DNR Urban and Community Forestry Program Accepting Grant Applications
March 7, 2023
Projects in areas of high environmental health disparities qualify for a reduced match rate as DNR strives for statewide urban tree equity
The Washington Department of Natural Resources is accepting applications this month for the 2023-2024 round of grant funding for urban and community forestry projects in the Evergreen State.
Applicants must fill out the Washington Community Forestry Assistance Grant Submission Form online by 4 p.m. local time on March 31. Successful applicants must complete their projects by June 1, 2024.
The Department of Natural Resources (DNR) is making $350,000 available in amounts ranging from $10,000 to $40,000 to support increasing urban tree canopy, restoration of public parks and open spaces, mapping of urban forests, drafting of local tree ordinances, and more.
With this round of funding, the agency will have awarded $900,000 in urban forestry grants during the 2021-2023 biennium. The dollar amount for 2023 is the second largest in agency history, behind the $550,000 given to nearly two dozen projects in 2022.
“Projects funded by our grant program will ensure a better future for our children, and the generations to come,” said Commissioner of Public Lands Hilary Franz. “Access to clean air, open spaces, and nature should be a basic right. The reality is that in cities across our state, lower income communities and communities of color more often live in areas full of roads, parking lots, and extremely limited numbers of trees and parks. As temperatures rise and disparities widen, urban trees are no longer a nice to have, they are a must have.”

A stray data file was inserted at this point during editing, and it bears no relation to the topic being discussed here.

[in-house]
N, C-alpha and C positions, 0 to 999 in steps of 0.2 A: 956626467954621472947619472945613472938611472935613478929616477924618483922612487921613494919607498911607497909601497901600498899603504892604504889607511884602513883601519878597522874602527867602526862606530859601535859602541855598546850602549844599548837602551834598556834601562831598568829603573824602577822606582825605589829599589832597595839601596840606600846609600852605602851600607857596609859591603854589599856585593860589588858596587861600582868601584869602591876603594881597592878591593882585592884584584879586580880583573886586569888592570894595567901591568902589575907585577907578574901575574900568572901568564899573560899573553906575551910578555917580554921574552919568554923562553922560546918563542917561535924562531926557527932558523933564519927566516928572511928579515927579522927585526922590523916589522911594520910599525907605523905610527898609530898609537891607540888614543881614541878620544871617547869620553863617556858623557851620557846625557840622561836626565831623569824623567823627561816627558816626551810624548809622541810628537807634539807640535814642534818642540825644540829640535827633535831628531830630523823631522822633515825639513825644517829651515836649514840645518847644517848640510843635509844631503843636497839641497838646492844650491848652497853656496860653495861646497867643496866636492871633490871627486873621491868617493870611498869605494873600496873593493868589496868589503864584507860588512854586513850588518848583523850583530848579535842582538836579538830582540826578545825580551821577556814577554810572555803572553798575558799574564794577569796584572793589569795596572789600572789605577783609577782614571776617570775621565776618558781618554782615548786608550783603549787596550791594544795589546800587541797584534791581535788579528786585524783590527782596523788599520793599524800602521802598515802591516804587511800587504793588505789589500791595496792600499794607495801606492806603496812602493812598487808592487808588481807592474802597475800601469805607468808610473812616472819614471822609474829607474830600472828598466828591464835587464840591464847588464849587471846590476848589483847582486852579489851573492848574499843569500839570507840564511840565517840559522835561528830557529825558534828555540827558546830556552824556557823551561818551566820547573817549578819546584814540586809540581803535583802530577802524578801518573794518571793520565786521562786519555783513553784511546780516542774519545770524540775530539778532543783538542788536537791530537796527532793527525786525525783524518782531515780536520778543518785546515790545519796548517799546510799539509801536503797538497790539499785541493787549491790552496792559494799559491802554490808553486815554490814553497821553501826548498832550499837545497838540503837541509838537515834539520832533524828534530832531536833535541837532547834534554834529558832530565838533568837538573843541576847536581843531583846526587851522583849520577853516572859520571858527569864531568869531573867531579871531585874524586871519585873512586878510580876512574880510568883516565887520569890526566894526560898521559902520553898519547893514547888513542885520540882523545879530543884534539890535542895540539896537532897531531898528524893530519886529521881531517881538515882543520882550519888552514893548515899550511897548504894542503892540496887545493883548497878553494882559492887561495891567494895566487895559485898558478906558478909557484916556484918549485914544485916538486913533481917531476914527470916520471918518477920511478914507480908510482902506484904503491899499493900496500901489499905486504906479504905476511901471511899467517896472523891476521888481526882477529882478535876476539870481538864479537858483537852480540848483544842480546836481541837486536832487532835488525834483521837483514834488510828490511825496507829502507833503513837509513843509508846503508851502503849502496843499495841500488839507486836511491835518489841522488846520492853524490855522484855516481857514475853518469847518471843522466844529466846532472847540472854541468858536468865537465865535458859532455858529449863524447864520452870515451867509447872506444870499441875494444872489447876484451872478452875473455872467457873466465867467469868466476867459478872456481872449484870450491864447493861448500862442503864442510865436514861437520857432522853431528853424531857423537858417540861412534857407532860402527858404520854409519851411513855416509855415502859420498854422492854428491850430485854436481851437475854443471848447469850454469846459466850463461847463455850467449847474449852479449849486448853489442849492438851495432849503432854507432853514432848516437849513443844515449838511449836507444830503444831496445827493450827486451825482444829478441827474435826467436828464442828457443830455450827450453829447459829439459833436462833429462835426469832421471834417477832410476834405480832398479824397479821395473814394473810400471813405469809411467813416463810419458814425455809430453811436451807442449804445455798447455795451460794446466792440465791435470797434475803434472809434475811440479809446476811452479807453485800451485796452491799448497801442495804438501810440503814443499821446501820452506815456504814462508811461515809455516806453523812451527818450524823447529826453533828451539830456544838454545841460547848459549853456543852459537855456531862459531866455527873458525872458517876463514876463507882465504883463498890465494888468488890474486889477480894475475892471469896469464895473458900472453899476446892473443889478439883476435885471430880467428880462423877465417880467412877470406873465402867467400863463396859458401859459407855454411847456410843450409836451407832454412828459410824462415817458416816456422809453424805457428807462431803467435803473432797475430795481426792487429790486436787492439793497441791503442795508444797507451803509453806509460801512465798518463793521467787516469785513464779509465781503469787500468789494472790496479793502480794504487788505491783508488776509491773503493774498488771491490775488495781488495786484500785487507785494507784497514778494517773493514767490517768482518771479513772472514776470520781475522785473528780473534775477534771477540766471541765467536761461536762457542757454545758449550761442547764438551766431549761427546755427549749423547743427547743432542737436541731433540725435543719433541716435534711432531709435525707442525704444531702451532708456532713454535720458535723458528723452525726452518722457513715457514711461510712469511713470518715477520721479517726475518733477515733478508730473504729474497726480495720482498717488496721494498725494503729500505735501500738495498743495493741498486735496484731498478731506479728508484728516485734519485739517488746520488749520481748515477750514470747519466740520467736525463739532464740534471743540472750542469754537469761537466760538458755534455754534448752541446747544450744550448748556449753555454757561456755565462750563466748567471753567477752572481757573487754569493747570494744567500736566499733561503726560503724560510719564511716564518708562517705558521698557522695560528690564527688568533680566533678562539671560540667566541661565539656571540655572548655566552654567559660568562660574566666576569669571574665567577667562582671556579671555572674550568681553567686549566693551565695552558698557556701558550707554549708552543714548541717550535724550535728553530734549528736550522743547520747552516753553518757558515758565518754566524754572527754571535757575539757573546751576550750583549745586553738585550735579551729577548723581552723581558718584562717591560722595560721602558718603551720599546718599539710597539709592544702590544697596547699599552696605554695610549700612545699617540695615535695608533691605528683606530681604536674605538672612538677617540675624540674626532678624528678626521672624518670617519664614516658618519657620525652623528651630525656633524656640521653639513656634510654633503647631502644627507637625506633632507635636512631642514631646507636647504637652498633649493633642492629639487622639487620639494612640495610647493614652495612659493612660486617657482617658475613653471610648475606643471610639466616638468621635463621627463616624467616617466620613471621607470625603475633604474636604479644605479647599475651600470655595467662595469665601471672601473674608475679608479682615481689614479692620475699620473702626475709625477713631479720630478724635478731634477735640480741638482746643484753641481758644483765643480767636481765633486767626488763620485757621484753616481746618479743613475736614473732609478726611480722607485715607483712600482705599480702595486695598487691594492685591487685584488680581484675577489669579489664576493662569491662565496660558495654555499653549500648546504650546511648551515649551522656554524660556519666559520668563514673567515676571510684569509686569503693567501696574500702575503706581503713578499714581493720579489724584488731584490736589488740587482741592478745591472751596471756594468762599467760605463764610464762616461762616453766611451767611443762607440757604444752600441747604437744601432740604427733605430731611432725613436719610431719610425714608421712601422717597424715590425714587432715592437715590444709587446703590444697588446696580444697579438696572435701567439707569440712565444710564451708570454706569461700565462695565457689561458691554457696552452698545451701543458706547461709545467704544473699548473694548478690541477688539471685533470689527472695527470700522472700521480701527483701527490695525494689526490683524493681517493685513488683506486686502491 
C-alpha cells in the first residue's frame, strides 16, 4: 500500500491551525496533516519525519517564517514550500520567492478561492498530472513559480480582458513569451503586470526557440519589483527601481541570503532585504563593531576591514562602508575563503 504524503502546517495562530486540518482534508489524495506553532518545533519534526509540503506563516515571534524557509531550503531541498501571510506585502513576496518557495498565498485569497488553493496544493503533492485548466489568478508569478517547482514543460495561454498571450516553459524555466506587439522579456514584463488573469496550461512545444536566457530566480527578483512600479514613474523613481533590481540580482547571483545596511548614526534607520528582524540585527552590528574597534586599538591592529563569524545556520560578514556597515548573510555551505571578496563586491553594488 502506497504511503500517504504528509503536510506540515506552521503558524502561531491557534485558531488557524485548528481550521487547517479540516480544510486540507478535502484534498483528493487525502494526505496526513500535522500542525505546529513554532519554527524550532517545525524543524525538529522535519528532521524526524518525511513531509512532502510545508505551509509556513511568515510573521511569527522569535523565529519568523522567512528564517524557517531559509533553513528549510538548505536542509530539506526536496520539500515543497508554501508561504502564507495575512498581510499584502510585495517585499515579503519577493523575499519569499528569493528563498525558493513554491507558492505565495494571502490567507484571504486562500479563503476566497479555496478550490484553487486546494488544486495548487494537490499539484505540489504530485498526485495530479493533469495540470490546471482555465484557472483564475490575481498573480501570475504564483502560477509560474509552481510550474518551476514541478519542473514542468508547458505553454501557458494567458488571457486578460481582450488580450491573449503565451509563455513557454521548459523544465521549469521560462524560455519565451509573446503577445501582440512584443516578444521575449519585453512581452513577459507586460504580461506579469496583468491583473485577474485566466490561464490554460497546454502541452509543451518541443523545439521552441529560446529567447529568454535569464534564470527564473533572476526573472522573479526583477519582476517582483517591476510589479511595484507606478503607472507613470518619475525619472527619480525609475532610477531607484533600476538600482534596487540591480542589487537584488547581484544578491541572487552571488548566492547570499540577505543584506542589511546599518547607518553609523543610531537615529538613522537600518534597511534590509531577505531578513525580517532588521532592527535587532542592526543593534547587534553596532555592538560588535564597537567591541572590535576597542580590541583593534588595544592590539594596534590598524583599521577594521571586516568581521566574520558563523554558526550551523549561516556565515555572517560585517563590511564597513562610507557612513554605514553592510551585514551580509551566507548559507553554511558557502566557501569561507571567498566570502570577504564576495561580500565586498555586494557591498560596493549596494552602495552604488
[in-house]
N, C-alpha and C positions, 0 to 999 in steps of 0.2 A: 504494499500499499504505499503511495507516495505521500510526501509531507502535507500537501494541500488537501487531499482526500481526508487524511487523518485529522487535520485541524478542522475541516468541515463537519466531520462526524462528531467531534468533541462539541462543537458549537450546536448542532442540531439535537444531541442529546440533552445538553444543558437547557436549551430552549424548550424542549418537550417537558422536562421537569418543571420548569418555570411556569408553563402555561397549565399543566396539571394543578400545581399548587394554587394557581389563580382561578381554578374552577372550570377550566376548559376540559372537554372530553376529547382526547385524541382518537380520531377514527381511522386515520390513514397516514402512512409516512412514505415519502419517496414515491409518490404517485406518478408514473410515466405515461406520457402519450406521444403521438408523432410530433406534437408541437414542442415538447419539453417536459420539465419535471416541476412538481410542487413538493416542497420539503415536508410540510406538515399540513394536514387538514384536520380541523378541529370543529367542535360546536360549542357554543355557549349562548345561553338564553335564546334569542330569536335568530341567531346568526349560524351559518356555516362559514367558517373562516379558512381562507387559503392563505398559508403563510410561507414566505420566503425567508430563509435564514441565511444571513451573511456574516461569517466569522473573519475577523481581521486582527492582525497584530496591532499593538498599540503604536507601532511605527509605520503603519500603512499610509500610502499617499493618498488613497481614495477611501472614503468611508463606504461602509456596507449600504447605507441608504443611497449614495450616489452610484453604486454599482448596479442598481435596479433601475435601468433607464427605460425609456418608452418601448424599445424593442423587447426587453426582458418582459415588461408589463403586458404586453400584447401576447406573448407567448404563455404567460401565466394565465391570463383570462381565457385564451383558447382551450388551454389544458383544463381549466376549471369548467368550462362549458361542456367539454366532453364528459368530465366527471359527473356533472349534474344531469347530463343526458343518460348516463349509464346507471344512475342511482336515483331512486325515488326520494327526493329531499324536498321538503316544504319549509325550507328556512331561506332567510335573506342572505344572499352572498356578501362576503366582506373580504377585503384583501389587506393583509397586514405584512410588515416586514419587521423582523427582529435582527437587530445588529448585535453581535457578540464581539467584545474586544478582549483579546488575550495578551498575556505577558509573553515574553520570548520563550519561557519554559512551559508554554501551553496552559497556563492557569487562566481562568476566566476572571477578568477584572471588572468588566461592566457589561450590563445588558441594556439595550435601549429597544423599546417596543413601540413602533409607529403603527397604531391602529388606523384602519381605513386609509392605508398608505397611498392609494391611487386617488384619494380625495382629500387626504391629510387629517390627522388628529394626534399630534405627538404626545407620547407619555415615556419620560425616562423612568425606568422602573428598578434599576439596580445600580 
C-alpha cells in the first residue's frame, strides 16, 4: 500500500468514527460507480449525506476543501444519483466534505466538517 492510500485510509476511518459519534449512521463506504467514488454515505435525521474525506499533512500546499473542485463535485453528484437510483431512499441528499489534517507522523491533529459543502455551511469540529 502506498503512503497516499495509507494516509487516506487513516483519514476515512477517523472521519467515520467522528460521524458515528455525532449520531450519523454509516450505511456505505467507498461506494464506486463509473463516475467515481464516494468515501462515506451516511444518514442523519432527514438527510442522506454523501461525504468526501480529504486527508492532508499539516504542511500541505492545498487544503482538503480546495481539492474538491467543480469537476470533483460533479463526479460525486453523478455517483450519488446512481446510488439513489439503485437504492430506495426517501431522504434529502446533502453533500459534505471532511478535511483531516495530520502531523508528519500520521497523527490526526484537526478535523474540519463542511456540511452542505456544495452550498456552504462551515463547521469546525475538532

Commissioner Franz attended events last month to celebrate successful urban forestry projects in Tacoma and Burien that received grant funding from DNR.
She is also seeking an $8 million investment from the Washington State Legislature to expand the urban forestry grant program, establish a Conservation Corps program for urban forestry, and plant tens of thousands of trees across the state. An investment of that size would allow DNR to help communities with significant inequities in urban tree canopy, with the worst urban heat islands, and with poor air quality.
The $550,000 DNR awarded last year represented about half of the total funding requests received.
“We’re experiencing a level of passion for urban forestry never seen before in Washington,” said Ben Thompson, DNR Urban and Community Forestry Program manager. “Our program has grown in the last few years from two staff members to nine, and the impact our dollars are having has never been more wide-reaching. We are on the cusp of enacting transformational change in how Washington leaders not only maintain, but also grow urban forests where they are most needed.”
House Bill 1216 mandates DNR obligate 50 percent of its urban forestry resources to benefit residents of highly impacted communities – census blocks that score at least an eight on the Environmental Health Disparities Map maintained by the Washington State Department of Health. Eight projects in those census blocks received grant funding in 2022.
DNR staff will host a webinar to review timelines and minimum requirements for grants at 10 a.m. on Friday, March 10. People interested in attending the webinar must register in advance. The webinar will also be recorded and available https://www.dnr.wa.gov/urbanforestry under “Grants and Financial Assistance.”
Eligible applicants include 501c3 nonprofit organizations, cities, towns, counties, tribes, educational institutions, and special taxing districts such as conservation districts.